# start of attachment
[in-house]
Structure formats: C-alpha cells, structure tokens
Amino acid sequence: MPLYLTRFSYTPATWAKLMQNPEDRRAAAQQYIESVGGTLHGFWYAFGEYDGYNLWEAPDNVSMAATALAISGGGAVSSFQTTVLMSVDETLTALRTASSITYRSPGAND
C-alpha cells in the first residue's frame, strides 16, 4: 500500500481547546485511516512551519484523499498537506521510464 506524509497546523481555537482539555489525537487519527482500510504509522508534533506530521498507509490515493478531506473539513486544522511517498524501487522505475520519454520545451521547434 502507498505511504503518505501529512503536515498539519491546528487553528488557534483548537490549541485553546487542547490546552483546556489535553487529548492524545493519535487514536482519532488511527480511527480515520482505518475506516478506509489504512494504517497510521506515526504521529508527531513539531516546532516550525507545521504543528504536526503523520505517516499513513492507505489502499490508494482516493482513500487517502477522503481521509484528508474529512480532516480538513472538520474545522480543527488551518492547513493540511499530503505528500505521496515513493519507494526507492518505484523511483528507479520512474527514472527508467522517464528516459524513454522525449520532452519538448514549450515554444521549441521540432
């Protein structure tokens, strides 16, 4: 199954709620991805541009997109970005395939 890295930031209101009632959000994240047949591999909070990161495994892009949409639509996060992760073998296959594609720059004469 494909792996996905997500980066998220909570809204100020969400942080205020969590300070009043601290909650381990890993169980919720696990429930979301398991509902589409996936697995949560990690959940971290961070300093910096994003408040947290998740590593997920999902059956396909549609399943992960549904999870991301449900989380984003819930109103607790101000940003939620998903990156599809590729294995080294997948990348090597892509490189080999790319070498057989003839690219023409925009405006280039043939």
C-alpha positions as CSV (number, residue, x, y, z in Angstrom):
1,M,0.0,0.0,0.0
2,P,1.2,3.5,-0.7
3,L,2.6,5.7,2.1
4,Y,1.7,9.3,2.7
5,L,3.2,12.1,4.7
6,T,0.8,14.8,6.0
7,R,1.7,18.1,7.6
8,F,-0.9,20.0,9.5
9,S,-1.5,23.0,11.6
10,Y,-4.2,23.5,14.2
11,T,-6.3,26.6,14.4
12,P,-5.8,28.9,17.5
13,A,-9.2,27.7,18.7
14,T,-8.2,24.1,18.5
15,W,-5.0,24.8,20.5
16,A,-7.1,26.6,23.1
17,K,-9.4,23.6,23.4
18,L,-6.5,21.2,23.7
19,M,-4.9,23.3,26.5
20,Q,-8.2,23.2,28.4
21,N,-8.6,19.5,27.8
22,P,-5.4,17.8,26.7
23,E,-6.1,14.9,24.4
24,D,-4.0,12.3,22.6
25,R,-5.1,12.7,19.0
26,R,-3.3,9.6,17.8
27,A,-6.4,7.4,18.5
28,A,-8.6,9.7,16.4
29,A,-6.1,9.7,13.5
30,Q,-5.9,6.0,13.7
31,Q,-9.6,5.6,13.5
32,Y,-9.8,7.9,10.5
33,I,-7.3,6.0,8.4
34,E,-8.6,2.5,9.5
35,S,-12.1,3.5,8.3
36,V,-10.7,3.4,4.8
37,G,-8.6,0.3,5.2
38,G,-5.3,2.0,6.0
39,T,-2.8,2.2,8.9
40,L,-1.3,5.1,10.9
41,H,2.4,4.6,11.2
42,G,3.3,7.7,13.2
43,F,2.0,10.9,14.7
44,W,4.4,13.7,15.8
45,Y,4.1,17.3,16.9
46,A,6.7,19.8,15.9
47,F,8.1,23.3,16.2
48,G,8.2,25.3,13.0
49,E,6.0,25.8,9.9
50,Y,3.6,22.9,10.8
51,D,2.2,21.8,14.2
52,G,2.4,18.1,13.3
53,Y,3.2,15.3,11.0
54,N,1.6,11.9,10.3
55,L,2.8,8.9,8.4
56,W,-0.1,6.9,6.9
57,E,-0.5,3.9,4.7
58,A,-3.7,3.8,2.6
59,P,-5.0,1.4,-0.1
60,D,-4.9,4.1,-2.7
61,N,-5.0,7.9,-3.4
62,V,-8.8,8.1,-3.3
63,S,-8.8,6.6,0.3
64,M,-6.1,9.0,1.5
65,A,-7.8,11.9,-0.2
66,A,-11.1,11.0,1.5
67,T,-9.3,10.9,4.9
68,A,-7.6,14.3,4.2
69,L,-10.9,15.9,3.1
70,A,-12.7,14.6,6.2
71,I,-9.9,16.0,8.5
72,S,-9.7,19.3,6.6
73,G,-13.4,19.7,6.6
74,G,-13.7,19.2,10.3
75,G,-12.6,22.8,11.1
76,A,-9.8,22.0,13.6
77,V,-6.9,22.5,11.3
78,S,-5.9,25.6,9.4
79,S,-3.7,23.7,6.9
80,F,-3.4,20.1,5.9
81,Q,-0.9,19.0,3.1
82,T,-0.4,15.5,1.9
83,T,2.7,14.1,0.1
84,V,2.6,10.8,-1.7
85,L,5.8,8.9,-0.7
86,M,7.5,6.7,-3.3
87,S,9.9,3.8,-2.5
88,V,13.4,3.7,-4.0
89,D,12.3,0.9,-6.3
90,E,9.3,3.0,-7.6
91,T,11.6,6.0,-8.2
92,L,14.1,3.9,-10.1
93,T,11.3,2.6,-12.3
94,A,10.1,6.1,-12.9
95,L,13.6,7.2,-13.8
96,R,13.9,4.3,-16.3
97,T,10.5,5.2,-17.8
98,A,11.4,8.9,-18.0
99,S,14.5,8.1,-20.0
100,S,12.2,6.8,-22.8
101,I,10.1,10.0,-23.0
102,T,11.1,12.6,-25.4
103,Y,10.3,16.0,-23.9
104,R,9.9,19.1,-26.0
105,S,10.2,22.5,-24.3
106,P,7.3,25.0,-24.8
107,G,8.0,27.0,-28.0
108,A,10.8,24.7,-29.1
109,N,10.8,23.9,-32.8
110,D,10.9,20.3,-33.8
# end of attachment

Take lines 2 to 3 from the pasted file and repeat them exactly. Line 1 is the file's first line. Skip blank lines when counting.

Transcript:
Structure formats: C-alpha cells, structure tokens
Amino acid sequence: MPLYLTRFSYTPATWAKLMQNPEDRRAAAQQYIESVGGTLHGFWYAFGEYDGYNLWEAPDNVSMAATALAISGGGAVSSFQTTVLMSVDETLTALRTASSITYRSPGAND